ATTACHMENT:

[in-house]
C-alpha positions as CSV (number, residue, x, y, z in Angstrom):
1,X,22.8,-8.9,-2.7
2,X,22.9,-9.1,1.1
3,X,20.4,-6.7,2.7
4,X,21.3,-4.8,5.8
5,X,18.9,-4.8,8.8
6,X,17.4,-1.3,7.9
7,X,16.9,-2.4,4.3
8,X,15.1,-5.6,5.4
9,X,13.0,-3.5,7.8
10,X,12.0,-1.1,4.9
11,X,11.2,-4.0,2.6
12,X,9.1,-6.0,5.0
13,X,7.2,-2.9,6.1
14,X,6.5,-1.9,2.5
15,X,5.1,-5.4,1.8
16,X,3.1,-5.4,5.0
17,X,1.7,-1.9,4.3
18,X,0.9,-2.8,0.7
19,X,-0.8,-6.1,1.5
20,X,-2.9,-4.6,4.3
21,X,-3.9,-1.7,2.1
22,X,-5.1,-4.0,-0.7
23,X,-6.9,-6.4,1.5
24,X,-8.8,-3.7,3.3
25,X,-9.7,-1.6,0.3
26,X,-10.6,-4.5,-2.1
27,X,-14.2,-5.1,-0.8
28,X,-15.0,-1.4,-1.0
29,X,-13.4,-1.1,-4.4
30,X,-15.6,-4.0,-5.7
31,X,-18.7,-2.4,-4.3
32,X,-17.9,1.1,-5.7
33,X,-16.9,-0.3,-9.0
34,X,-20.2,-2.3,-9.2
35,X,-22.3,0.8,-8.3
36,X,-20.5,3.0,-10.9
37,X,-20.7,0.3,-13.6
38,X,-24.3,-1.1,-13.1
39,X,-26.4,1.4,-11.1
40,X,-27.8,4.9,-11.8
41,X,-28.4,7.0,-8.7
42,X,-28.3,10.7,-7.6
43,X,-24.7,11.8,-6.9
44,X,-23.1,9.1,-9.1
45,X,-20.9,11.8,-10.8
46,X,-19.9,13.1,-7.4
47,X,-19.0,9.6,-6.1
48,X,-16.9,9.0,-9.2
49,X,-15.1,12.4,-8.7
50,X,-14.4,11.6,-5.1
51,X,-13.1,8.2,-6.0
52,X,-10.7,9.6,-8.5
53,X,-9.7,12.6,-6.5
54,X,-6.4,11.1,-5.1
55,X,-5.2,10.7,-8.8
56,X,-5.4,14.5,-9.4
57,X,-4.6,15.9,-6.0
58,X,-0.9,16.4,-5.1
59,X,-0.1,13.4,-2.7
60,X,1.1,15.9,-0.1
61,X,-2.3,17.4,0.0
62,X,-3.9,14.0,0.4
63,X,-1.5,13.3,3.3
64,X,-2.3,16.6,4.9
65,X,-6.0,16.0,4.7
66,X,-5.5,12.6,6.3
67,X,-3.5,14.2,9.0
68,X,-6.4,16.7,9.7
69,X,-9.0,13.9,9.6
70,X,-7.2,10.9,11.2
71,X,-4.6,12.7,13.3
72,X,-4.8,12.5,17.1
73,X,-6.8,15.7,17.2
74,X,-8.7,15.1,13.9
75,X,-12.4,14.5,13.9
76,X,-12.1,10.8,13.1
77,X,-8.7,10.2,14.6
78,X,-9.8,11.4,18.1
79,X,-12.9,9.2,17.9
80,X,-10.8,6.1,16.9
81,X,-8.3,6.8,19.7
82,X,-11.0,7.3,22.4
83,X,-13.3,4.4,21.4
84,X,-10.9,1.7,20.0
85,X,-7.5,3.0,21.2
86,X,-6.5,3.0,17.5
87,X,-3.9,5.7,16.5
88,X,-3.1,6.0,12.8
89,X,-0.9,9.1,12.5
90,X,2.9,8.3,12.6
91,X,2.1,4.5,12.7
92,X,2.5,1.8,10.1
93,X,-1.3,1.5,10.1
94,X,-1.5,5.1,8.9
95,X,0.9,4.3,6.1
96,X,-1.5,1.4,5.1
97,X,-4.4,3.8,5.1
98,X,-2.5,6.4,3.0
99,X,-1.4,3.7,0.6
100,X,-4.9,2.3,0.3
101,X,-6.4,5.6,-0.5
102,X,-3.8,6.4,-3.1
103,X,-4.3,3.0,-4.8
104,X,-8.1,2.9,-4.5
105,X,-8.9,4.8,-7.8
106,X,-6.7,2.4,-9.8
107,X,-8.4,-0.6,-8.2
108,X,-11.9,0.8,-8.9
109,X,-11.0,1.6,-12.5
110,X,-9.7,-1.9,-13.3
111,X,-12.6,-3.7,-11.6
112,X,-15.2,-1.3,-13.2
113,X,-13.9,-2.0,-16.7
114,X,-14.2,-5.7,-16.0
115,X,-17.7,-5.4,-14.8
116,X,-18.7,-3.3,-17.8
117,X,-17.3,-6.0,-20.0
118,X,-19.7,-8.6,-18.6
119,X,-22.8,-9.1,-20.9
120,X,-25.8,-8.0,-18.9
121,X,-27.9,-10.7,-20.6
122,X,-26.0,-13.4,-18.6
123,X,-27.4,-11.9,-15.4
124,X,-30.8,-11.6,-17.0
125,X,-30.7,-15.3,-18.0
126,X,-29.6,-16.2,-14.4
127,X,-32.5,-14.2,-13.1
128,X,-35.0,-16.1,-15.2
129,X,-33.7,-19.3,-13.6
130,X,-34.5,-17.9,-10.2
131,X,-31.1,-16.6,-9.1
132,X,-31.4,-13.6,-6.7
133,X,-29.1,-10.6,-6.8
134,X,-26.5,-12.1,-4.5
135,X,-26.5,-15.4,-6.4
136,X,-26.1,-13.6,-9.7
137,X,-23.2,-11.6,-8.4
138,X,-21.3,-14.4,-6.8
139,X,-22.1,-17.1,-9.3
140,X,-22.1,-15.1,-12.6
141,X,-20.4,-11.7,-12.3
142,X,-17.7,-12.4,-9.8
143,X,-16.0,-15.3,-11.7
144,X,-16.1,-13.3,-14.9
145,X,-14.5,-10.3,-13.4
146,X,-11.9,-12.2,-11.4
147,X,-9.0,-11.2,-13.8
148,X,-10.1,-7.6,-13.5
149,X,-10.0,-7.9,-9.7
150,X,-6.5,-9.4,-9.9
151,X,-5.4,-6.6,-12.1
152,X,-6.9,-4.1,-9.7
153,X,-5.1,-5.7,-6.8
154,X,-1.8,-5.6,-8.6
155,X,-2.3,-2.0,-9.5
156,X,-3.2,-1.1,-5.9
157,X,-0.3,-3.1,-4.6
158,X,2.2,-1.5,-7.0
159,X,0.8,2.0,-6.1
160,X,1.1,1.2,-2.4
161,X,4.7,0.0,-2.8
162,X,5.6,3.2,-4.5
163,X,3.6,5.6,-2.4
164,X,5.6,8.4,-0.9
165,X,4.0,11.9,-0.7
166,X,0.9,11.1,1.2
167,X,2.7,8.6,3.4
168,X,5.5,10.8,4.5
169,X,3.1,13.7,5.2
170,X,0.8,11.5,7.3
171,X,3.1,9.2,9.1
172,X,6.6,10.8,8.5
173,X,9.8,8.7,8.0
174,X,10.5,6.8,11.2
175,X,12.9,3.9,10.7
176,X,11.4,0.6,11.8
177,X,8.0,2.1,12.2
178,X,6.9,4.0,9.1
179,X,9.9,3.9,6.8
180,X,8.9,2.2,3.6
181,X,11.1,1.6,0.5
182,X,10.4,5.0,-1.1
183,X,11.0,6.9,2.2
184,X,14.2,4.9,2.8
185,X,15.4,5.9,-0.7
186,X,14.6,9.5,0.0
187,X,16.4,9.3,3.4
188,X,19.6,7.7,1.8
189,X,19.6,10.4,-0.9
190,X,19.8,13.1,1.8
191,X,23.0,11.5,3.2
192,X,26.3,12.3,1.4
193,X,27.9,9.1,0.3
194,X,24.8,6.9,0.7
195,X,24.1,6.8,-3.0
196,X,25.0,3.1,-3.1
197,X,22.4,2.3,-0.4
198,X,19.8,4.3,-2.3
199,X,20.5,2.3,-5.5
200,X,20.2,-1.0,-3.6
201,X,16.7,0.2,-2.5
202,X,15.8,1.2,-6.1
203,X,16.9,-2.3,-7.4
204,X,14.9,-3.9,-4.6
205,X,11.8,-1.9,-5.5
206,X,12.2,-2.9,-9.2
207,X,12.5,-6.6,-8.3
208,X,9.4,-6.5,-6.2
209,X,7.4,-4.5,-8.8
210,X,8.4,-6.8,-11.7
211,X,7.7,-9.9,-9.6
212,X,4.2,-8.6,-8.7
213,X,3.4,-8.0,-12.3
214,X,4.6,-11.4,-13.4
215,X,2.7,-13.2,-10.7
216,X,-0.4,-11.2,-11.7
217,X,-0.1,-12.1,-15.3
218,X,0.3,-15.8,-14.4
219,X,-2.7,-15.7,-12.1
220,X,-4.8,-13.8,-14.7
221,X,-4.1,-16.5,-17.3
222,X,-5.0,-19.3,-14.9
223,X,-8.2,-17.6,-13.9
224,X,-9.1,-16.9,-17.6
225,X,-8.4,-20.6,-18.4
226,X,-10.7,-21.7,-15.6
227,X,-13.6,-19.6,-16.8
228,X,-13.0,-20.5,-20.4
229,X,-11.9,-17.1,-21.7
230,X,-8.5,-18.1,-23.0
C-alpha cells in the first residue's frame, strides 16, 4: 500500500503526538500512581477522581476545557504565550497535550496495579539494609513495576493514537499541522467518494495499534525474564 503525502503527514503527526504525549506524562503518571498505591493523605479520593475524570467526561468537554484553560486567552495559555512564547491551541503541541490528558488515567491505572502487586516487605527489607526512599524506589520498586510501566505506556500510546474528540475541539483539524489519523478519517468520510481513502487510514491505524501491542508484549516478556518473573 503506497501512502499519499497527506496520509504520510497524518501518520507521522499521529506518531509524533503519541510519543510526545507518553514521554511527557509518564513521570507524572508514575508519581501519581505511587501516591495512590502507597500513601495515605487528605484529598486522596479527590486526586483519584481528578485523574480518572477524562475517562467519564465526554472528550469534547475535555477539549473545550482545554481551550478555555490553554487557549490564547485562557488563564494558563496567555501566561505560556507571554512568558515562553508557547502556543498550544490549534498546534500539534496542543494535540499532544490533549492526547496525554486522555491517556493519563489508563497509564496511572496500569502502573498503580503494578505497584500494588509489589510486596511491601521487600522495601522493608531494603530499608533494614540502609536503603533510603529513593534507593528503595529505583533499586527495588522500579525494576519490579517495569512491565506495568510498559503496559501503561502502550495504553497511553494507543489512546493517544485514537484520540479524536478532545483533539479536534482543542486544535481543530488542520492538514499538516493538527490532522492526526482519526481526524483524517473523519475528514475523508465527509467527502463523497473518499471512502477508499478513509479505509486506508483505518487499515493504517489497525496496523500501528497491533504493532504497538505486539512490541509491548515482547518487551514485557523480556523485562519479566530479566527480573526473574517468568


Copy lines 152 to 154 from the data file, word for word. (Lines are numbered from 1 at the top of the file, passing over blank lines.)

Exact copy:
150,X,-6.5,-9.4,-9.9
151,X,-5.4,-6.6,-12.1
152,X,-6.9,-4.1,-9.7